Games: After we had eaten, we had three games. The first one was feed the caterpillar." I sewed felt beanbags in fruit shapes and drew a big caterpillar on the driveway using sidewalk chalk. The children had to try to throw the beanbags into the caterpillar's mouth (or anywhere on his head). I made them stand back one foot for each year old that they were. The beanbags were a lot of work to make but my daughter and her 3-year-old sister are still playing with them. At the end of the game everyone got a prize which was a "Very Hungry Caterpillar" sticker (from mrsgrossmans.com) to put on their shirt. The second game was the classic toilet paper wrapping game which is usually played at Halloween to make "mummies" --I decided to call it "cocoons" instead. I divided the kids into teams of three or four with mixed ages on each team. Each team had to choose one person to be wrapped and the other kids did the wrapping. Each wrapping child had their own roll of toilet paper. They really loved this and they also liked throwing big armfuls of toilet paper up in the air after the game was finished! The prize for this game was that everyone could get a butterfly stamped on their hand. Finally the third game was a caterpillar hunt. While the other games were going on in the back yard Daddy and Grandpa had been hiding caterpillars in the front yard. The caterpillars were made of egg cartons cut in half spray painted green with pipe cleaner antennae. (For these I decided to skip the red heads and just make the whole thing green.) The kids enjoyed finding them and when they were done they all got a prize of a rainbow swirly lollipop like the one that the caterpillar ate in the book. I didn't want to buy those really huge rainbow lollipops that you see in the drugstore --I finally found normal-sized ones at Oriental Trading.
Cake: After the three games we had the cake and presents. The cake was a caterpillar made of cupcakes with green frosting. I arranged them in a curvy line on a long board that was covered with foil because a cookie sheet wasn't big enough. The "head" cupcake was frosted red and I tried to make the face look just like the one in the book. I used big yellow jellybeans with smaller green jellybeans stuck on top of them for the eyes and a raisin for the nose. For the antennae I used two green birthday candles. (If your child is older than two you could use sticks of candy for the antennae and put the birthday candles on the caterpillar's body instead of his head.) Also on each green cupcake there were two "feet" made of big chocolate chips. This cake was easy to do and very cute! But I wasn't done yet. In the book besides cupcakes the caterpillar also eats chocolate cake and cherry pie. So for the parents I had little cherry tarts and a chocolate cake made to look like the one shown in the book. It was two thin layers of chocolate cake with chocolate mousse in between and more chocolate mousse on top topped with chocolate sprinkles and maraschino cherries. For the ice cream the kids had green ice cream cones filled with vanilla ice cream and topped with rainbow sprinkles and the adults had just plain vanilla ice cream.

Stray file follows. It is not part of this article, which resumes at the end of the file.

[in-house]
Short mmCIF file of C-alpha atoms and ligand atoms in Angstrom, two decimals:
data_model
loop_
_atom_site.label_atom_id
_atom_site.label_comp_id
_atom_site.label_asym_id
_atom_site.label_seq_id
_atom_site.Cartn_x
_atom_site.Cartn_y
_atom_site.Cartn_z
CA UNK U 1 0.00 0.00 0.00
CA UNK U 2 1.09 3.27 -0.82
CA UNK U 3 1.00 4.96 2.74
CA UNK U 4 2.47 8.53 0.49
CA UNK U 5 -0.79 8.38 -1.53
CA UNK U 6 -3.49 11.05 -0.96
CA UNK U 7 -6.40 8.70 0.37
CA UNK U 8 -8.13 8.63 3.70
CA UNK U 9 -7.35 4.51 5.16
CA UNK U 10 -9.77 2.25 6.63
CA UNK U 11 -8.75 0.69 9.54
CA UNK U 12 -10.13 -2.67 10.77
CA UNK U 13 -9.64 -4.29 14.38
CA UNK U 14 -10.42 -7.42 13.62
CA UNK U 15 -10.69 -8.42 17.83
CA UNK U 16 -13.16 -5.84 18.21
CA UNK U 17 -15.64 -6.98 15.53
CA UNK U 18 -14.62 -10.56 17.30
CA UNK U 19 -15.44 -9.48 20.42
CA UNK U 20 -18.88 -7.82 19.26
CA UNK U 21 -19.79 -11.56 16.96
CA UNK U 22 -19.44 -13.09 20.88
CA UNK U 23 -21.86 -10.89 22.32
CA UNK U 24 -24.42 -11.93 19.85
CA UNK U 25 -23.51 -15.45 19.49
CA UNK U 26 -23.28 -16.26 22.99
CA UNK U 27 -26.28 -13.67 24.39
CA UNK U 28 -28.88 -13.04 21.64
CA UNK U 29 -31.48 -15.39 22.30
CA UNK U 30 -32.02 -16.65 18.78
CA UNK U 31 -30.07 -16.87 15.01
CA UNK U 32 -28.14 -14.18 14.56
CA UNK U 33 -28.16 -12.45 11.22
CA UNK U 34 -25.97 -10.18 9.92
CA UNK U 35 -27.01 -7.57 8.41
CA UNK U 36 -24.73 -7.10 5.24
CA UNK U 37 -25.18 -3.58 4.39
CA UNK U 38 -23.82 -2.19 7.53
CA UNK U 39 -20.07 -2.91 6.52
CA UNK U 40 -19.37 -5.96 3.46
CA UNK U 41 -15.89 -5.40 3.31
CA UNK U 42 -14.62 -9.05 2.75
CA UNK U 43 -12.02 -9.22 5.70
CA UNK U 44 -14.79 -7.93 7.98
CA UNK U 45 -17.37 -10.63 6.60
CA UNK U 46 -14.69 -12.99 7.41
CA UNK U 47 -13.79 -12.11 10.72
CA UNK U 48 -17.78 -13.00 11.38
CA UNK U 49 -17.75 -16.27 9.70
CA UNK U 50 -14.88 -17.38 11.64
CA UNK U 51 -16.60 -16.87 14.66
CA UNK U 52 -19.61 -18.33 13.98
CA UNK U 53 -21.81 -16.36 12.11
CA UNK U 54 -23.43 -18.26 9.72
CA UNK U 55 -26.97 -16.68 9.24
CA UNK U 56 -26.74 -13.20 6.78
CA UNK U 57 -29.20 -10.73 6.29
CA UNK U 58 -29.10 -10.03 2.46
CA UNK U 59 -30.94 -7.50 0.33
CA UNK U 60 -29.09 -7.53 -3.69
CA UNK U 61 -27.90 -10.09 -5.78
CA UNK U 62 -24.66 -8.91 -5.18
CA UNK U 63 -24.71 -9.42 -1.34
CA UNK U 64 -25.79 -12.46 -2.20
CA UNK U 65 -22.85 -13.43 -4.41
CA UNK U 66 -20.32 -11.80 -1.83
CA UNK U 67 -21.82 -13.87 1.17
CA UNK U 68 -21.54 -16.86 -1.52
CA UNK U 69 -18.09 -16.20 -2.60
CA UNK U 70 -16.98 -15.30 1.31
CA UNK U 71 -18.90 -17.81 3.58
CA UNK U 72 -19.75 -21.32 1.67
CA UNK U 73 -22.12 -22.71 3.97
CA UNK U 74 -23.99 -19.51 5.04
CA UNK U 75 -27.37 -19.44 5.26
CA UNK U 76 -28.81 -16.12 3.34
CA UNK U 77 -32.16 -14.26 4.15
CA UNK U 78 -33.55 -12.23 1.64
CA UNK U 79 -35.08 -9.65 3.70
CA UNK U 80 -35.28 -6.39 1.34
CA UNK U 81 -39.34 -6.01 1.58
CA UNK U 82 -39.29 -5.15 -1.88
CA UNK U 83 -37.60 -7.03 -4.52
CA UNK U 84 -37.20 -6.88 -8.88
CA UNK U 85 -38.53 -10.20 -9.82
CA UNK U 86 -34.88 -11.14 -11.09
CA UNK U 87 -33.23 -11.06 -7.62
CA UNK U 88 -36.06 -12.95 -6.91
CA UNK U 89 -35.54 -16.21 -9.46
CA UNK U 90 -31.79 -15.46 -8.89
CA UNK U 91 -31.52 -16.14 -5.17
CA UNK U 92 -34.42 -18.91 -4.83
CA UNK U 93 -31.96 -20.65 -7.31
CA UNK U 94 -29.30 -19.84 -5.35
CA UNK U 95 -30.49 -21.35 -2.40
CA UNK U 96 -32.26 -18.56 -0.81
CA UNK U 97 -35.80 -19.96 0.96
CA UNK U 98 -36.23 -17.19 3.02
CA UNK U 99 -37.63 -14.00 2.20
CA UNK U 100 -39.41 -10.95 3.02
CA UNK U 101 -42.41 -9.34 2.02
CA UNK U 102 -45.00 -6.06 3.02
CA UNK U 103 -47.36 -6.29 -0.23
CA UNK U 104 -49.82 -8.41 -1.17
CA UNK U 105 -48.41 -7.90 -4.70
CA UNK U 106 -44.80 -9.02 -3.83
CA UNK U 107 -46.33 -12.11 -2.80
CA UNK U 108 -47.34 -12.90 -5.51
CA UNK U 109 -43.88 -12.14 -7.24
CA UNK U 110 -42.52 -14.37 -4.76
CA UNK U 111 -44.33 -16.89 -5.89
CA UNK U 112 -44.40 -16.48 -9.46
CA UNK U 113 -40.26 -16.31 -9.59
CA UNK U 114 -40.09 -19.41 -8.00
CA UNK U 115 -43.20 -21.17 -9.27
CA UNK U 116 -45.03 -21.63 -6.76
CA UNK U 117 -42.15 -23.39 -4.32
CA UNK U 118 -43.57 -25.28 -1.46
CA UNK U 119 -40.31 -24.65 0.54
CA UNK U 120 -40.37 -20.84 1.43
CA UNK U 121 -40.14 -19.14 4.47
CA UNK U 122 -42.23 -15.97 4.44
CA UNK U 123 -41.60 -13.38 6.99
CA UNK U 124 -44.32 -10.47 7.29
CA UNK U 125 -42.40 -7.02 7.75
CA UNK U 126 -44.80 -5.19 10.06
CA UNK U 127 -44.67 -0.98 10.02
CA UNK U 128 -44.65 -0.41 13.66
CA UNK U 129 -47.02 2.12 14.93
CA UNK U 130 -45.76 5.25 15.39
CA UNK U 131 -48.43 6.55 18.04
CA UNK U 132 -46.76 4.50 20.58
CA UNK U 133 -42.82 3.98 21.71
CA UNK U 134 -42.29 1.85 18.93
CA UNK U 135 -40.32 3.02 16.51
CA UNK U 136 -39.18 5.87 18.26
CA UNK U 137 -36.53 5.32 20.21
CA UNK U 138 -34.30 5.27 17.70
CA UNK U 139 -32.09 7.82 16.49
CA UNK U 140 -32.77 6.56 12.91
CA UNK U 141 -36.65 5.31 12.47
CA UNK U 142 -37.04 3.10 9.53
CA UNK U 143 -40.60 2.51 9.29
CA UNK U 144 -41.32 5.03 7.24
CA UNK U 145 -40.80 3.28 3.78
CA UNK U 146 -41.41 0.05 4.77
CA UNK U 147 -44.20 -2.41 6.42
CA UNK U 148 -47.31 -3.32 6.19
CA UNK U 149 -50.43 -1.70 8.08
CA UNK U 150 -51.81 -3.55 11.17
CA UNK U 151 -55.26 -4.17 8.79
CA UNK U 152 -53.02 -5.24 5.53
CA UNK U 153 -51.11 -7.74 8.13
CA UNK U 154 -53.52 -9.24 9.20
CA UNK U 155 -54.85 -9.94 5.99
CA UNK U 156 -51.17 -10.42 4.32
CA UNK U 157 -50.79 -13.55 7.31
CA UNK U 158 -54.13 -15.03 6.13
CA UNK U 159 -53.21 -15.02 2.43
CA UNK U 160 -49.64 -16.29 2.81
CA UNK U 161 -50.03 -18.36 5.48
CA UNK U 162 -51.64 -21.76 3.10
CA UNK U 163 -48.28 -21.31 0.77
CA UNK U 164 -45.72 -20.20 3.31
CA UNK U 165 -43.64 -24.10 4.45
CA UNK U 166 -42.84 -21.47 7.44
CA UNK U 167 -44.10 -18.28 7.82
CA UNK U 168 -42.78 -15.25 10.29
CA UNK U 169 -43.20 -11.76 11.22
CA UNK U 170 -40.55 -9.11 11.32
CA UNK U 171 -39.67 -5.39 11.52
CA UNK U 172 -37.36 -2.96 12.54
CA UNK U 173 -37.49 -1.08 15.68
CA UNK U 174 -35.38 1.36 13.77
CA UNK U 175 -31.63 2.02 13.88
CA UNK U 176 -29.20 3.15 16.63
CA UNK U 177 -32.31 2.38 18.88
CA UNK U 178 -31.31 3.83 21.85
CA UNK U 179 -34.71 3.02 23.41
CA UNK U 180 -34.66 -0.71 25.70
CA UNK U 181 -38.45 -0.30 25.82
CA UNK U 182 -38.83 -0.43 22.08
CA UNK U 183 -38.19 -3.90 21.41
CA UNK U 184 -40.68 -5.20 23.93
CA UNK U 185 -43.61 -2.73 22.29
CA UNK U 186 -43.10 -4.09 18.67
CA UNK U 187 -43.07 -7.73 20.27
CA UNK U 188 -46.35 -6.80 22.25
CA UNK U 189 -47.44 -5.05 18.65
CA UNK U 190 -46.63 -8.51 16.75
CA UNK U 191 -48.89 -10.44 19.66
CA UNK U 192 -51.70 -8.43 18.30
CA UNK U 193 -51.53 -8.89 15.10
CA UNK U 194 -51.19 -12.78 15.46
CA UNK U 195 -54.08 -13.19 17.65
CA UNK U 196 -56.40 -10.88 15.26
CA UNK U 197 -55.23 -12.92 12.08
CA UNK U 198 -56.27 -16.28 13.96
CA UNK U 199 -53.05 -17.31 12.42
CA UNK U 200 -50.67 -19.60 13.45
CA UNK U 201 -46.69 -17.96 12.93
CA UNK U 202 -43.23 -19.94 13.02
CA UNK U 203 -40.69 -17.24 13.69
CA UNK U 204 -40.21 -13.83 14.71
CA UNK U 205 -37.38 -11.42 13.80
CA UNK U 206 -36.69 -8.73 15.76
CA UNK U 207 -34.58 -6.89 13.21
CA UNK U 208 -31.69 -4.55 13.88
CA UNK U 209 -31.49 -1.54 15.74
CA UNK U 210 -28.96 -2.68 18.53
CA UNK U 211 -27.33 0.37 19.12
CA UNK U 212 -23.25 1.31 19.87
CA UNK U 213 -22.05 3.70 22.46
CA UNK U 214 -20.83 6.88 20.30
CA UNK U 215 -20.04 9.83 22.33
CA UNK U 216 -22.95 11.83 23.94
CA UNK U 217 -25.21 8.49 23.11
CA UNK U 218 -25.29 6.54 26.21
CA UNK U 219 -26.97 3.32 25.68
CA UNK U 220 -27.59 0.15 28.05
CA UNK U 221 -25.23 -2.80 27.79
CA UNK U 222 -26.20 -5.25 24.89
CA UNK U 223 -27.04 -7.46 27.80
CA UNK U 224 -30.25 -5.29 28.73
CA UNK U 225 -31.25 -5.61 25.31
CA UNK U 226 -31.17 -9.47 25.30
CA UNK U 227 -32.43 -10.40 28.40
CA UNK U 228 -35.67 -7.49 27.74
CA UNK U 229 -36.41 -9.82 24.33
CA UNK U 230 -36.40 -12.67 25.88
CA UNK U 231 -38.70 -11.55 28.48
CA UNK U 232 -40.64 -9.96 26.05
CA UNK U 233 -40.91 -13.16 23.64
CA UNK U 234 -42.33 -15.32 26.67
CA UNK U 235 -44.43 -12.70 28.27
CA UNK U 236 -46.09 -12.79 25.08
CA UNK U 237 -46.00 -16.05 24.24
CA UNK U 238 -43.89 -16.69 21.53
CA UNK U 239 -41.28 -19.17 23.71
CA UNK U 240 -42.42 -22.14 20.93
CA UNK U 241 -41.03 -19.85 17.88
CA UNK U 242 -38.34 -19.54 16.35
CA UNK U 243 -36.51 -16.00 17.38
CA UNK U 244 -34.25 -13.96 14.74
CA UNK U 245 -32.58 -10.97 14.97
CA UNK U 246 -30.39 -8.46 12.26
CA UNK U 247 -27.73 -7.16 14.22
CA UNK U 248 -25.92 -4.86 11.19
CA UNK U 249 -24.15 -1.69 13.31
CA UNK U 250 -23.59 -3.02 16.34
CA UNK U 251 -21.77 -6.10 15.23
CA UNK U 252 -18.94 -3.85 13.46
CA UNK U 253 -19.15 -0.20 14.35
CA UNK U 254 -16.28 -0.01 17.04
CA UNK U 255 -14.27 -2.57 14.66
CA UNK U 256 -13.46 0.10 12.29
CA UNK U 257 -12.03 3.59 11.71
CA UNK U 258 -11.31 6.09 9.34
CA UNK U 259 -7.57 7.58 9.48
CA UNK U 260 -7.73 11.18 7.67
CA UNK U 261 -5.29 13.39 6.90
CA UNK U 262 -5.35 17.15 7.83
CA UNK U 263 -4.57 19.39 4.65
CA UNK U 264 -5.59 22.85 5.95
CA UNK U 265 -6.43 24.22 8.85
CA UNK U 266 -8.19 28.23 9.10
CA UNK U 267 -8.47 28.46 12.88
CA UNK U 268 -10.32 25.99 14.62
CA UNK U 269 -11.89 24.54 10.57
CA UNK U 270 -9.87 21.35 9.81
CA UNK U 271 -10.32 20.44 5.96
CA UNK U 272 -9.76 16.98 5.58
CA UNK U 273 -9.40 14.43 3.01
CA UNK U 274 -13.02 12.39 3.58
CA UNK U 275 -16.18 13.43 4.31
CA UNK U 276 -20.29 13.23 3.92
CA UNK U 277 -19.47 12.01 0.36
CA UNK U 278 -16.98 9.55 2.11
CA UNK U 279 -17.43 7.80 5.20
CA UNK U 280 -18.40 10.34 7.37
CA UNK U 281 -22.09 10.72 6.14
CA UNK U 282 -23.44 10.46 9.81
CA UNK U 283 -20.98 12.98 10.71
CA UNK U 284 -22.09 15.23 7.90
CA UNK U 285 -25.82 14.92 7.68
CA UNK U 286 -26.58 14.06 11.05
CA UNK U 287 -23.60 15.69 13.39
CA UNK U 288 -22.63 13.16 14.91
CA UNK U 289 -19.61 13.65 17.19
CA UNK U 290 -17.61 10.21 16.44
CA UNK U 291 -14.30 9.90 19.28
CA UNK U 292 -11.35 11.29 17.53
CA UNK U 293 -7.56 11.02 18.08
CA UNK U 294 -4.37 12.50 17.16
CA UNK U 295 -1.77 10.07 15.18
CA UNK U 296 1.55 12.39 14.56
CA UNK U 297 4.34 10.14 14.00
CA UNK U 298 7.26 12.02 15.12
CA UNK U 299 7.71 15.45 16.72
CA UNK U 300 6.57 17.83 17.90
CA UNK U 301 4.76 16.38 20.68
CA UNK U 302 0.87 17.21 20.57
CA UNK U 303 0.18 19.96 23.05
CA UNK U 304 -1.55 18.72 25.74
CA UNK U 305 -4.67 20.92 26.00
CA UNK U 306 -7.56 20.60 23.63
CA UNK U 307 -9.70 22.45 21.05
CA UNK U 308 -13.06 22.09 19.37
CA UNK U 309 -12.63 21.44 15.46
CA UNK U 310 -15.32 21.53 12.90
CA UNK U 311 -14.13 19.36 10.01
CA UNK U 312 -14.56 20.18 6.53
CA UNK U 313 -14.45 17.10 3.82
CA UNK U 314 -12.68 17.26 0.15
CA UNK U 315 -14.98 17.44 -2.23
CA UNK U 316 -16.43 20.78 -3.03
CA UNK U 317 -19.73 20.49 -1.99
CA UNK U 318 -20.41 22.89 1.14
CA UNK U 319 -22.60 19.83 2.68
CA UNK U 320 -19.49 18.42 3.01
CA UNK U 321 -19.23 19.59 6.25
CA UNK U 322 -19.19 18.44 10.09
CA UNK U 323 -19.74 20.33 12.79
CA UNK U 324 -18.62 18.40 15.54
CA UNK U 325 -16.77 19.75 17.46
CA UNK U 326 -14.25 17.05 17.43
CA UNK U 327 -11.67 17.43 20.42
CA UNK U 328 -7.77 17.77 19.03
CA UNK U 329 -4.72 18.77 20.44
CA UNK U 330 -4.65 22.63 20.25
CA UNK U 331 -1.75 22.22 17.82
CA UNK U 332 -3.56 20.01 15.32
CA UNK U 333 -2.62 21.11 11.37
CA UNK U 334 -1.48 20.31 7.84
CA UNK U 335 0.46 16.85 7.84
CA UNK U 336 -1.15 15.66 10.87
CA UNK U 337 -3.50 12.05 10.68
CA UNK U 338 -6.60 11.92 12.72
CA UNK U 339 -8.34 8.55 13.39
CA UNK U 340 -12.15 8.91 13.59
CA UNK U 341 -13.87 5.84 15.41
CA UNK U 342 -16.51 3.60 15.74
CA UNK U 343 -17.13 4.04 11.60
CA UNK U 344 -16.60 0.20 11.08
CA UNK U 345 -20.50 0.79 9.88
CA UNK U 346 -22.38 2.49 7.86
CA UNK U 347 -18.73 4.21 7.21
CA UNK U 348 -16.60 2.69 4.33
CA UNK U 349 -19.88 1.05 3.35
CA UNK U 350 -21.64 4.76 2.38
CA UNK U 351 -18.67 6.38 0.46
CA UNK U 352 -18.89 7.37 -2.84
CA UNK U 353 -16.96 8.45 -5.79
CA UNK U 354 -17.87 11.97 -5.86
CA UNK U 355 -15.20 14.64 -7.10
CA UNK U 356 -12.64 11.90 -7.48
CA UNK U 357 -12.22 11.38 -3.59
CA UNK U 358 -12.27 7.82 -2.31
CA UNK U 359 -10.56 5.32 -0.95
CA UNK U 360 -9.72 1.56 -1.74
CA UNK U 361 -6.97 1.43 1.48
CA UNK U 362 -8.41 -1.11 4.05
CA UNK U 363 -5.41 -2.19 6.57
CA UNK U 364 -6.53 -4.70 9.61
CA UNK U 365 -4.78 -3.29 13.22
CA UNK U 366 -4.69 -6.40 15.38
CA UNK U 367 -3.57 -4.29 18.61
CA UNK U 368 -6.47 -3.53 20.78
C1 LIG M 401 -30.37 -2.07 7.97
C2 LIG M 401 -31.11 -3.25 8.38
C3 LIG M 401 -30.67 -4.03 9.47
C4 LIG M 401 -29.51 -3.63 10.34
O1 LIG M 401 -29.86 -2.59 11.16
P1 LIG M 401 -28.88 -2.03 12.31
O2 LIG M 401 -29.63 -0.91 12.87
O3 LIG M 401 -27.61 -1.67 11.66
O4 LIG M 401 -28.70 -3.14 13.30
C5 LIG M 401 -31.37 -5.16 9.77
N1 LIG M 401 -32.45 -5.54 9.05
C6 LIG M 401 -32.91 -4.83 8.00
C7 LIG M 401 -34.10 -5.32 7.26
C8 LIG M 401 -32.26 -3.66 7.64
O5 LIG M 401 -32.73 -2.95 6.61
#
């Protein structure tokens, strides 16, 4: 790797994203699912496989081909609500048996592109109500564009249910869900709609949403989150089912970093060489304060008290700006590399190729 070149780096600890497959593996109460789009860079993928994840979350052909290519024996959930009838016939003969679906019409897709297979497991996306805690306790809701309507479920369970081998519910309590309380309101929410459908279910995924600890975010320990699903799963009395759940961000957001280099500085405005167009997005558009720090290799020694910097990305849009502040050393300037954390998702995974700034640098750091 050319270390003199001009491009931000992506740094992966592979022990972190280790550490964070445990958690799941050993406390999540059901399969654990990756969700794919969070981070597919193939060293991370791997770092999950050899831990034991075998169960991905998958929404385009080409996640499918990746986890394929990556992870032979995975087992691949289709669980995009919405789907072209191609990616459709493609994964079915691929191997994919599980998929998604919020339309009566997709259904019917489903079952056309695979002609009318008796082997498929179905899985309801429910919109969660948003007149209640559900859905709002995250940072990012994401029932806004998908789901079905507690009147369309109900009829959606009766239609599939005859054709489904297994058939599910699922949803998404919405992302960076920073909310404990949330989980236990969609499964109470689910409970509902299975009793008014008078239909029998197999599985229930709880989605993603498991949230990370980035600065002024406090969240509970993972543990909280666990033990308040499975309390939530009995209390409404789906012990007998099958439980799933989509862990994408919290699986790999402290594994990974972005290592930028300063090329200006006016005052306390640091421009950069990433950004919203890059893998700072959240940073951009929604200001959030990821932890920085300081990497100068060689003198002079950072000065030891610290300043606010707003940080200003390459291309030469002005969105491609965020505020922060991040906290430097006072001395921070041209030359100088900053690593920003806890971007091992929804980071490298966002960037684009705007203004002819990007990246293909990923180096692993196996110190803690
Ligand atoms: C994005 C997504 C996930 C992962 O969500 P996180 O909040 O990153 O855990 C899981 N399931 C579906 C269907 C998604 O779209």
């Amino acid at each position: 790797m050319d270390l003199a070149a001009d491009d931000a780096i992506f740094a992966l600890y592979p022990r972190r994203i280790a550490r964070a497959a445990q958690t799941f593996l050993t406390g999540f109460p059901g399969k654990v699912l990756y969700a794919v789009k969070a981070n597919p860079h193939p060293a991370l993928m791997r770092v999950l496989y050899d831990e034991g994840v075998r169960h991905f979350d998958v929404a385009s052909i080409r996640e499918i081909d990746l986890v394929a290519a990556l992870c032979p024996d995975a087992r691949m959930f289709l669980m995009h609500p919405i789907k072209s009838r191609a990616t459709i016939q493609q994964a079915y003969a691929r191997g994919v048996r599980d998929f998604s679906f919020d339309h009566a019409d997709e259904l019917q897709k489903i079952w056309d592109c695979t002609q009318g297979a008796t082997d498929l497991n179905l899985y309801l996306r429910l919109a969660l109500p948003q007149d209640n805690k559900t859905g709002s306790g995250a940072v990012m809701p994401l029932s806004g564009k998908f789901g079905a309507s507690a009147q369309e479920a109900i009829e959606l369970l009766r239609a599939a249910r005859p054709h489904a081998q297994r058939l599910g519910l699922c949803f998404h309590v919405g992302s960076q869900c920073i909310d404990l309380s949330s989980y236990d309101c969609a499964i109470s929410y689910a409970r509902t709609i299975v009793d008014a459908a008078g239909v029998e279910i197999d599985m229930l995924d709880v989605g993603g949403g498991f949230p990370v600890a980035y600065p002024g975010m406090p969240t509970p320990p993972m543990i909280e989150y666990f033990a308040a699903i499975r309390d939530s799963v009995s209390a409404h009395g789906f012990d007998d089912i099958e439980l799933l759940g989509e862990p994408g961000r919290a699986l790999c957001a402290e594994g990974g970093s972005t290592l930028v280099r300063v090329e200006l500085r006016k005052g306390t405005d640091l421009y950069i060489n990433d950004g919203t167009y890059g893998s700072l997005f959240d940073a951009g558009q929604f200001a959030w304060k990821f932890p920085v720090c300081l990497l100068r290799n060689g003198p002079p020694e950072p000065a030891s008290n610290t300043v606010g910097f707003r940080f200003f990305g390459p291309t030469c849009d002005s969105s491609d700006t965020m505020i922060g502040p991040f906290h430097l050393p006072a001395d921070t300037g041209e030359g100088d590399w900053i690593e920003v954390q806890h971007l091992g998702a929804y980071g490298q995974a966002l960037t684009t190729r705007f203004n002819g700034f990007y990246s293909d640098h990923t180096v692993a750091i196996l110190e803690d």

Gift bags: The gift bags were rainbow-striped cellophane bags filled with bubbles rainbow colored bouncy balls green jelly beans gummi centipedes (available at World Market stores --or you could just use gummi worms which are available everywhere) Keebler "bug bite" crackers (mini graham crackers shaped like bugs) plastic butterfly barrettes for the girls and plastic bugs for the boys. Also each younger child got a plastic egg filled with play dough because the caterpillar comes out of an egg. (I picked these up in advance --drugstores carry them around Easter time). Each older child five and up got a caterpillar bead kit. (The older kids happened to be all girls). I put these kits together myself with a little package of glass caterpillar beads from Oriental Trading a length of beading cord and a beading needle all in ziploc bag. I also included a little paper with instructions about how to use the beading needle since they don't work the same way as regular needles and I thought that the girls might not be familiar with them."